Sunday, November 29, 2009

Candy Kiss

This is a tribute to Candy Kiss, our oldest goat who died today. I traded for her in 2004 when she was almost 8 years old because I loved her deep red color.
Only eight days later our buck Cody escaped when she was cycling and so 5 months after she arrived she produced triplets for us: Pixy Stix, Tootsie Roll, and Zotz.
She did not kid again until 2008 when she produced twins: Mars and Snickers.
She was then retired. Here she is teasing Cody in her retirement.
Her retirement was shorter than I had hoped, but her decline was brief and appeared painless.
I believe her life here was a good one, and I am glad I knew her.

Friday, November 27, 2009

Butcher Day

Today is Butcher Day. We are butchering our Highland-Dexter cross 1.5 year old bull Jesse and our 2 year old steer Leroy. I moved them into the alley to minimize the distance they have to travel when the slaughter truck gets here.
And we have to butcher Barney too. He is our yearling ram who has ingrowing (and lethal) horns that are right to his skin. He has a beautiful fleece and a nice personality so it is a shame. But he would suffer if we let him live any longer.
So I brought Barney into the barn. And now I am taking off. I am still a wuss at heart.

Thursday, November 26, 2009

Happy Thanksgiving!

Our turkey is 8 1/2 years old, but he can still strut his stuff!

Wednesday, November 25, 2009


Last evening we bottled our cider. Here's the filtering/racking station.
Here's the capping station.
Here's the labeling table.
And here's a few bottles of the cider. It will be ready in a few months.
We sampled a little, and carboy #2 is by far the best.

Saturday, November 21, 2009

Tree on house update

Here's an update on our fallen tree situation. Here are better photos that Tom took the next day while I was at a meeting. This is the tree on the house from the front
and from the back.
Here's where the tree trunk split.
And here's the tree service guys removing the tree from the roof.
So today we spent chipping up the branches from this mess. Here's the before photo of the area of our front yard (from the side of the house) that the second tree fell into.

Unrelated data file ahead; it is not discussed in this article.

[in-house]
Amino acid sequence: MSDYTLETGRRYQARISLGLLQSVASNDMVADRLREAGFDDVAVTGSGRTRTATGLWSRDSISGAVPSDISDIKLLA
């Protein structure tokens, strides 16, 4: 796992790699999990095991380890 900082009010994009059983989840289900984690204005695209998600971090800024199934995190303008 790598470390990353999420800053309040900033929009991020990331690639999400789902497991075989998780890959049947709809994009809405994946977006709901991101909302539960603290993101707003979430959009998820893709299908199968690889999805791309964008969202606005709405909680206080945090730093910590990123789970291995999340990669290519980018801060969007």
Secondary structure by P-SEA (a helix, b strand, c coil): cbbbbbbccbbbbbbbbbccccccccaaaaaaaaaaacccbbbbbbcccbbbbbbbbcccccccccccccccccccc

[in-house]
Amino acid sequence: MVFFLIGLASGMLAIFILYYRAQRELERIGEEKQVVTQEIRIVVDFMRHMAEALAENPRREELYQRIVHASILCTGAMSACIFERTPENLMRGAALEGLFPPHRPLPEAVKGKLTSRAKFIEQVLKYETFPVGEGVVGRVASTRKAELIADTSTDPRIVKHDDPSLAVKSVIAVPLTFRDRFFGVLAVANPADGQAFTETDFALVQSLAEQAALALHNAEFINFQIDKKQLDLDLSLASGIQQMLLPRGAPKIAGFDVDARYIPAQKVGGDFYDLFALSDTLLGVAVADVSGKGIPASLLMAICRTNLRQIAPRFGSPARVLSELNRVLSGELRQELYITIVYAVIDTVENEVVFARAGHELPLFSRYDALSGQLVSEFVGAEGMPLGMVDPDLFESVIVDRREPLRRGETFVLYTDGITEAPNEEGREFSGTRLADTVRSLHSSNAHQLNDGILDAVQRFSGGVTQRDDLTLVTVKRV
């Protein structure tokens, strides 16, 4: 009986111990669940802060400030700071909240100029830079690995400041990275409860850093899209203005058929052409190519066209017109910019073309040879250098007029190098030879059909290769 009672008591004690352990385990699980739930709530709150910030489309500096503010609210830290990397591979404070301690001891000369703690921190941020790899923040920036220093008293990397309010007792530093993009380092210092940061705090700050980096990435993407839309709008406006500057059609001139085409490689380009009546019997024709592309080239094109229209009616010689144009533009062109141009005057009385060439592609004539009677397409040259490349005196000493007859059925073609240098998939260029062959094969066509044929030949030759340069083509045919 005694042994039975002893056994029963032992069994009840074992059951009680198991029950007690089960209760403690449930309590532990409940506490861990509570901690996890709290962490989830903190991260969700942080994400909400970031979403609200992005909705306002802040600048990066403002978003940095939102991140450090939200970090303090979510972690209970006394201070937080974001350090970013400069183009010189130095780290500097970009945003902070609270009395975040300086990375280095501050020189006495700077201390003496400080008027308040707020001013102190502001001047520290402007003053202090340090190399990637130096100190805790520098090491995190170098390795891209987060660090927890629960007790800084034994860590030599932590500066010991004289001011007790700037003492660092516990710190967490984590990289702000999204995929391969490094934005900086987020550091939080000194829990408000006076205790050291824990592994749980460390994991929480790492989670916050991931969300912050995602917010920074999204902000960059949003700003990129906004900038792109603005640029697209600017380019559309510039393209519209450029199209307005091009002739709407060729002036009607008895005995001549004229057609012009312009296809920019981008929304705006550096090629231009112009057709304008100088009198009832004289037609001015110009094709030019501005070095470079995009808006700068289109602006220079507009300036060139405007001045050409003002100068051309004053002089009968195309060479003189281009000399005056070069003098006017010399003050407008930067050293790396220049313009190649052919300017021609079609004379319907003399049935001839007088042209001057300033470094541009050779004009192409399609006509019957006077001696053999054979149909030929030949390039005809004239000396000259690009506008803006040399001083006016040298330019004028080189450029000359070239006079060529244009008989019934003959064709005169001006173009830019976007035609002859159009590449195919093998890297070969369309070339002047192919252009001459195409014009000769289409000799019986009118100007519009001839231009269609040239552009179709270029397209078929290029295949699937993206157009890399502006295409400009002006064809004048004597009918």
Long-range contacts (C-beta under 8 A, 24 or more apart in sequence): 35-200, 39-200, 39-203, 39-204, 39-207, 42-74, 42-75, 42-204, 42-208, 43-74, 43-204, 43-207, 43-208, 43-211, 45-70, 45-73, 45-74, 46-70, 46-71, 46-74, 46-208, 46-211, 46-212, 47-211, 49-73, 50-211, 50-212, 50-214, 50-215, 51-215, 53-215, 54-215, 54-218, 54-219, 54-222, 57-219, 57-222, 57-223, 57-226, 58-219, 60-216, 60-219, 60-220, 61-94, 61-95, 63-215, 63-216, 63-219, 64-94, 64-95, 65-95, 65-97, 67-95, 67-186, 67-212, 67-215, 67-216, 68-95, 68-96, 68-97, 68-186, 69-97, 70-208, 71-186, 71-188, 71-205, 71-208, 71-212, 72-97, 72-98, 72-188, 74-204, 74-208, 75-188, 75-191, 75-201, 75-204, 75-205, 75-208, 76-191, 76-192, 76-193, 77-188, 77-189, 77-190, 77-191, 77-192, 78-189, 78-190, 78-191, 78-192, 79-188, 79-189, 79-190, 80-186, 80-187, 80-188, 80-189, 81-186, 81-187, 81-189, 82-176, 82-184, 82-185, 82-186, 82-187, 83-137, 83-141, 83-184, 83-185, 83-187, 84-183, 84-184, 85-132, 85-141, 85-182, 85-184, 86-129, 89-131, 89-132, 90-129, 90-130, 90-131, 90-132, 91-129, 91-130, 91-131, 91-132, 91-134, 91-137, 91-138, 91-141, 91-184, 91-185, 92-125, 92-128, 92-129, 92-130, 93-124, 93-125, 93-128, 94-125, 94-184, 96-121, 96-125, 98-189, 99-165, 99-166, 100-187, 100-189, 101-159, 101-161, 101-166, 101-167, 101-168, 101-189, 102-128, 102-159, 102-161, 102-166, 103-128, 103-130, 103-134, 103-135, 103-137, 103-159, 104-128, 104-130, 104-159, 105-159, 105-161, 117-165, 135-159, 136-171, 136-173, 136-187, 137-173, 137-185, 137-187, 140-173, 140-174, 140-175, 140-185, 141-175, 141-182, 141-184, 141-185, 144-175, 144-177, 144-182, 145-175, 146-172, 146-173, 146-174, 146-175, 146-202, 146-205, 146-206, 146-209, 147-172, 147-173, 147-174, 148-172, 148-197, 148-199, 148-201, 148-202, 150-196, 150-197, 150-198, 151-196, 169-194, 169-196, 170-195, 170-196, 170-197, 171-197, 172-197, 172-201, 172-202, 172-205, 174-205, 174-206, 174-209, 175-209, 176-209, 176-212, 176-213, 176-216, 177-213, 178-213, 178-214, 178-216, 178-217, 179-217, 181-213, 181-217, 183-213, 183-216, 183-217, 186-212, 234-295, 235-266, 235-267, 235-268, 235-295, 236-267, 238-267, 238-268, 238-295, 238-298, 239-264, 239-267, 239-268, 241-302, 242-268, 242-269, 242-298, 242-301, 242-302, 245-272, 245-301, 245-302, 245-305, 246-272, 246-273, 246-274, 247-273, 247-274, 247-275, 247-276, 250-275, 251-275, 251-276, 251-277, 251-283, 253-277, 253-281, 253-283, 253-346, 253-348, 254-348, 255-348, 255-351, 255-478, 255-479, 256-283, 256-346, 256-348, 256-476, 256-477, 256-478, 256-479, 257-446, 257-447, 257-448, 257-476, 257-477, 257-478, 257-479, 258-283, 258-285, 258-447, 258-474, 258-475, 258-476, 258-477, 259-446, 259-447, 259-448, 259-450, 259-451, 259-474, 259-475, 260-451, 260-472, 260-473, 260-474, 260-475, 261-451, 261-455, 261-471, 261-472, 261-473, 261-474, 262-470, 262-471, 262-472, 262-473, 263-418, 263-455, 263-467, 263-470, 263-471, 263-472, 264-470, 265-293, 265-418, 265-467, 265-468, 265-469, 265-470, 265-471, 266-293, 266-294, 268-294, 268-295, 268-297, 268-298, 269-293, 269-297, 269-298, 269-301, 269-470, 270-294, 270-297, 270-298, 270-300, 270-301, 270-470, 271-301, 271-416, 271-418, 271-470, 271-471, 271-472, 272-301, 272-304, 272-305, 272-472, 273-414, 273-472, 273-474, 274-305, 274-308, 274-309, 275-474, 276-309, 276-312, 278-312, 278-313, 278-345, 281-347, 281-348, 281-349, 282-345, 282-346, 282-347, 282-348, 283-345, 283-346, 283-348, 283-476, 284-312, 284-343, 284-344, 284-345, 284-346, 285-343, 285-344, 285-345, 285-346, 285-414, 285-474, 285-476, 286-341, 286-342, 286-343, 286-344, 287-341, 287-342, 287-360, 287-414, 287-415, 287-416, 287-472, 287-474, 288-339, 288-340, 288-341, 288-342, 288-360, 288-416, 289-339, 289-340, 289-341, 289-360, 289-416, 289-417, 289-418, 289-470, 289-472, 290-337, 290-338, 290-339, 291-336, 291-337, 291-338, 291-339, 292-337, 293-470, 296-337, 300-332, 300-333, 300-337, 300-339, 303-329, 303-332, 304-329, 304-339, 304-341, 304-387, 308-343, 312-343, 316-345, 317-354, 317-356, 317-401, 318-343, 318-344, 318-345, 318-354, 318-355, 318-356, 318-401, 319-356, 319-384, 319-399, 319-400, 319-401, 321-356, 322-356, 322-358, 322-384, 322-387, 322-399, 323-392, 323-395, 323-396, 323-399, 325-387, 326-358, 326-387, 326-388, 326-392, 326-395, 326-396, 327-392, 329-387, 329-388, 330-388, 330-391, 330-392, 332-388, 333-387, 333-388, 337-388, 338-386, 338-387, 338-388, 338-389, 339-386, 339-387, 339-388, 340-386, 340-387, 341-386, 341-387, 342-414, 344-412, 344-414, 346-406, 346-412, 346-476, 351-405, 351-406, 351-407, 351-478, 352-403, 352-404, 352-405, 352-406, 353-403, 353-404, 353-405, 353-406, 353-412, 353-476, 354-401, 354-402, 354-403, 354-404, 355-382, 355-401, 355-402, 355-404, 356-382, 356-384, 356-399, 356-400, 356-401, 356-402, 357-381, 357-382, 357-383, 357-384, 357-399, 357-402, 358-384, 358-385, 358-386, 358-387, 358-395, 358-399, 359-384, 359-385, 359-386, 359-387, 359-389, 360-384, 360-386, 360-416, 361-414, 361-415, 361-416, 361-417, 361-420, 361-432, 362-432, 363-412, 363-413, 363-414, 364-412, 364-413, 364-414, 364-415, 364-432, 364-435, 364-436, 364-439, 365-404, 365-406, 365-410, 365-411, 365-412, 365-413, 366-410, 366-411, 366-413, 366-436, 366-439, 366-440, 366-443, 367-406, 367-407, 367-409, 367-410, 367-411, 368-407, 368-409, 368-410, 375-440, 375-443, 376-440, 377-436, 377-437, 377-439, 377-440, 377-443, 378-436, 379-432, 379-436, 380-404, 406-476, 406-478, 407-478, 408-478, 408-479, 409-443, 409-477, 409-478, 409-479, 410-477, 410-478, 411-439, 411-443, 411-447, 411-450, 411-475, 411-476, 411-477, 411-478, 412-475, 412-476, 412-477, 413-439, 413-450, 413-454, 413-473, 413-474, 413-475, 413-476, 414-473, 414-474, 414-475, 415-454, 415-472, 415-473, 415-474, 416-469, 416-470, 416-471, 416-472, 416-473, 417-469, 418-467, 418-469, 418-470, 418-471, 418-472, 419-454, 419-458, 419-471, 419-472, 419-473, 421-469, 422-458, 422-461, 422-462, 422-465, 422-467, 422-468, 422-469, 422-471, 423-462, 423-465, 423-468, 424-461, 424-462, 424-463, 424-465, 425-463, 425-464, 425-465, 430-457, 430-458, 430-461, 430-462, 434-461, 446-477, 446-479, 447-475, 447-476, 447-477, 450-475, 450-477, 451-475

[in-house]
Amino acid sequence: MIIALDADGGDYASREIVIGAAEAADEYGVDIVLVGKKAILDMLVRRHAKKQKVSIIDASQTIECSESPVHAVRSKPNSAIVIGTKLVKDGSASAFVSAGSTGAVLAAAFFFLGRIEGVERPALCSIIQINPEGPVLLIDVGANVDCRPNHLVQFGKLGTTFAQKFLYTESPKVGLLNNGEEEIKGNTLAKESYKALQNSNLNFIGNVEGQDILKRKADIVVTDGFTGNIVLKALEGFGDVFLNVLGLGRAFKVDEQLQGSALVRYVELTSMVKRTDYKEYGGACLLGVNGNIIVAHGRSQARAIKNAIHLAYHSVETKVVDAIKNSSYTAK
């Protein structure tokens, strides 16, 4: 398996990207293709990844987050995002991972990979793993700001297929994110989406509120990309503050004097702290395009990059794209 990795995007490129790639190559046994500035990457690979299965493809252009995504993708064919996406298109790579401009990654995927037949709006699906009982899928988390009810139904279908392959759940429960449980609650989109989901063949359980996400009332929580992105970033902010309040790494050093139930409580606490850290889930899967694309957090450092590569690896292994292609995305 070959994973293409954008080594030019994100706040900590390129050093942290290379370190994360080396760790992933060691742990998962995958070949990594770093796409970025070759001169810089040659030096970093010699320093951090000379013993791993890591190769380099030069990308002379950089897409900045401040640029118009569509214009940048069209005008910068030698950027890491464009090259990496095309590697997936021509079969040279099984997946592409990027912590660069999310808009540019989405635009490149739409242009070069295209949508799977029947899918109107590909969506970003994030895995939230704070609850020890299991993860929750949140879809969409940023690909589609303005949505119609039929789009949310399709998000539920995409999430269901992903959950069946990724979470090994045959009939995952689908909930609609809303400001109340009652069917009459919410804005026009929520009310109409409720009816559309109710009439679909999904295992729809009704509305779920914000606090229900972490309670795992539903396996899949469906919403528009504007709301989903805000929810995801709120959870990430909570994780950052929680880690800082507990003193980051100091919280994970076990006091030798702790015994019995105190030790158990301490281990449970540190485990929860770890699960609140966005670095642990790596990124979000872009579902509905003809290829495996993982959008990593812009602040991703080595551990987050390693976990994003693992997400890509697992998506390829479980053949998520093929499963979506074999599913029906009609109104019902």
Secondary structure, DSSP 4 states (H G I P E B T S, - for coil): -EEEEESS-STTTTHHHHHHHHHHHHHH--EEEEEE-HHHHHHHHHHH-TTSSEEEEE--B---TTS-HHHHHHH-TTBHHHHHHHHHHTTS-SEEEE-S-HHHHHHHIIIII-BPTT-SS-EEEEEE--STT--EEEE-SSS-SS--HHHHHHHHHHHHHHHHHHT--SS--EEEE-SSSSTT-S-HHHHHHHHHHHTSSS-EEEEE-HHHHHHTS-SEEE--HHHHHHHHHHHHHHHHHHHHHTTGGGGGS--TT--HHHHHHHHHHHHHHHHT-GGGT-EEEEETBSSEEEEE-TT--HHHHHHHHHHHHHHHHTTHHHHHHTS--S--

Here's the view from the front yard of the corner of the house.
Here's the view of the same areas as above after we were done.
My father (and probably a lot of others) feel that when an Evergreen tree is dying, it puts out a lot of cones to propagate itself first. This Norway spruce tree had a lot of cones that really weighed it down. Here's one small branch in the chipper that is just full of cones.
Then we were done! This is Tom and the dogs taking a breather. I am sitting on the ground by this point.
So yesterday in my comments I mentioned that this event provided us with lots of wood chips and firewood for only $1300! Here's the wood chips (with a lot of needles):
But today I realized that I forgot to consider that we also received natural landscaping with removal of weaker plants, mulch, pruning and sweeping. We also have the fresh scent of spruce both outside and inside! We got plenty of exercise in the fresh air today. And we may have acquired a Christmas tree for the top of this spruce.
I am trying REALLY hard to focus on the positives here!

(We are not sure we want our Christmas tree to remind us of that "fateful night".)

Wednesday, November 18, 2009

Tree on house

So we are in the middle of an intense windstorm with wicked gusts. With one gust a tree came down on our house with me in it. It was pretty scary. It looks like no major damage was done, but it is against the chimney, the edge of the roof, and two windows. I worry with ongoing gusts that more damage will be done. Unfortunately my camera was malfunctioning when I took these photos around 4:15 and now it is dark.

These above and below photos are of where the large branch took off the main trunk.

So Tom came home and was checking out the damage when another tree came down and almost hit him. It turned out if was the other main trunk from the same spruce tree.

So now we have a tree service on the way over (they are just down the road). I am not sure what they can do in this intense wind, but we'll see.

Tuesday, November 17, 2009

Escape from Farmcatraz and sunny goats